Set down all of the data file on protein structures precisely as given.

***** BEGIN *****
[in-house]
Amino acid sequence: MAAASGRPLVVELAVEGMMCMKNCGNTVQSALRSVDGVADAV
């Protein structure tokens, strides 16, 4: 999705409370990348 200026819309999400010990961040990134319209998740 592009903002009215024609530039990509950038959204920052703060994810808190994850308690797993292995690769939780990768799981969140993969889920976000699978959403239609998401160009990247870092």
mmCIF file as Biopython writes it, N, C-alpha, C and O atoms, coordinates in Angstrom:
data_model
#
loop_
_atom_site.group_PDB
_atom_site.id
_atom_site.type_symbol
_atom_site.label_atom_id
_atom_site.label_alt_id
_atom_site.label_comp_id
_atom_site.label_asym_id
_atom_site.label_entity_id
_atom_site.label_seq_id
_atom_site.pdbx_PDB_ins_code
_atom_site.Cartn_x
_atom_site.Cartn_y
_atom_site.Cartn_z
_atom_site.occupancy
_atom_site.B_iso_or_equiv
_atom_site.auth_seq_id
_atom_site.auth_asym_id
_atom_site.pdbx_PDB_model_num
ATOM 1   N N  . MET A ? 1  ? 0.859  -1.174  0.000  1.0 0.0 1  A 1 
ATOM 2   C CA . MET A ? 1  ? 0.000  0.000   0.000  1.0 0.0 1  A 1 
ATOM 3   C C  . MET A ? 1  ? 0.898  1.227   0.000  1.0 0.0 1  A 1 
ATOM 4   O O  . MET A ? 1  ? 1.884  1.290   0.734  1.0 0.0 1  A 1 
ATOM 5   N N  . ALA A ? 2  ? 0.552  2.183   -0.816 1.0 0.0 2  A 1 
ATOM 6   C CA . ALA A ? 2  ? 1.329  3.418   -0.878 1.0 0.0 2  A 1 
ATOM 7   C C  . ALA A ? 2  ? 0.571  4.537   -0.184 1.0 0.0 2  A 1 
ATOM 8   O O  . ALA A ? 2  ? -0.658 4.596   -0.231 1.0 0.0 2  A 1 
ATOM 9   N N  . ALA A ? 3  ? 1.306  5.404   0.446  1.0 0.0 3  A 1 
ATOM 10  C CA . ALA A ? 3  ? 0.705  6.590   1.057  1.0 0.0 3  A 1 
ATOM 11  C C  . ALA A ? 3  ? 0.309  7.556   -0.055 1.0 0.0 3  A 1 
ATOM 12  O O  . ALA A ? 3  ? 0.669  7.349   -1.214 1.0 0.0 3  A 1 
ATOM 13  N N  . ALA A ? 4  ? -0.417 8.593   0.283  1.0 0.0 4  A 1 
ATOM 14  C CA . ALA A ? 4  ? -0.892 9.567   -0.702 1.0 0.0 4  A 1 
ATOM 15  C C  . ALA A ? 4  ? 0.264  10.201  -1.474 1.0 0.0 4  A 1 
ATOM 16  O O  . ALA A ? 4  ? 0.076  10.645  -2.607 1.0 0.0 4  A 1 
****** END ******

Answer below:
[in-house]
Amino acid sequence: MAAASGRPLVVELAVEGMMCMKNCGNTVQSALRSVDGVADAV
């Protein structure tokens, strides 16, 4: 999705409370990348 200026819309999400010990961040990134319209998740 592009903002009215024609530039990509950038959204920052703060994810808190994850308690797993292995690769939780990768799981969140993969889920976000699978959403239609998401160009990247870092």
mmCIF file as Biopython writes it, N, C-alpha, C and O atoms, coordinates in Angstrom:
data_model
#
loop_
_atom_site.group_PDB
_atom_site.id
_atom_site.type_symbol
_atom_site.label_atom_id
_atom_site.label_alt_id
_atom_site.label_comp_id
_atom_site.label_asym_id
_atom_site.label_entity_id
_atom_site.label_seq_id
_atom_site.pdbx_PDB_ins_code
_atom_site.Cartn_x
_atom_site.Cartn_y
_atom_site.Cartn_z
_atom_site.occupancy
_atom_site.B_iso_or_equiv
_atom_site.auth_seq_id
_atom_site.auth_asym_id
_atom_site.pdbx_PDB_model_num
ATOM 1   N N  . MET A ? 1  ? 0.859  -1.174  0.000  1.0 0.0 1  A 1 
ATOM 2   C CA . MET A ? 1  ? 0.000  0.000   0.000  1.0 0.0 1  A 1 
ATOM 3   C C  . MET A ? 1  ? 0.898  1.227   0.000  1.0 0.0 1  A 1 
ATOM 4   O O  . MET A ? 1  ? 1.884  1.290   0.734  1.0 0.0 1  A 1 
ATOM 5   N N  . ALA A ? 2  ? 0.552  2.183   -0.816 1.0 0.0 2  A 1 
ATOM 6   C CA . ALA A ? 2  ? 1.329  3.418   -0.878 1.0 0.0 2  A 1 
ATOM 7   C C  . ALA A ? 2  ? 0.571  4.537   -0.184 1.0 0.0 2  A 1 
ATOM 8   O O  . ALA A ? 2  ? -0.658 4.596   -0.231 1.0 0.0 2  A 1 
ATOM 9   N N  . ALA A ? 3  ? 1.306  5.404   0.446  1.0 0.0 3  A 1 
ATOM 10  C CA . ALA A ? 3  ? 0.705  6.590   1.057  1.0 0.0 3  A 1 
ATOM 11  C C  . ALA A ? 3  ? 0.309  7.556   -0.055 1.0 0.0 3  A 1 
ATOM 12  O O  . ALA A ? 3  ? 0.669  7.349   -1.214 1.0 0.0 3  A 1 
ATOM 13  N N  . ALA A ? 4  ? -0.417 8.593   0.283  1.0 0.0 4  A 1 
ATOM 14  C CA . ALA A ? 4  ? -0.892 9.567   -0.702 1.0 0.0 4  A 1 
ATOM 15  C C  . ALA A ? 4  ? 0.264  10.201  -1.474 1.0 0.0 4  A 1 
ATOM 16  O O  . ALA A ? 4  ? 0.076  10.645  -2.607 1.0 0.0 4  A 1 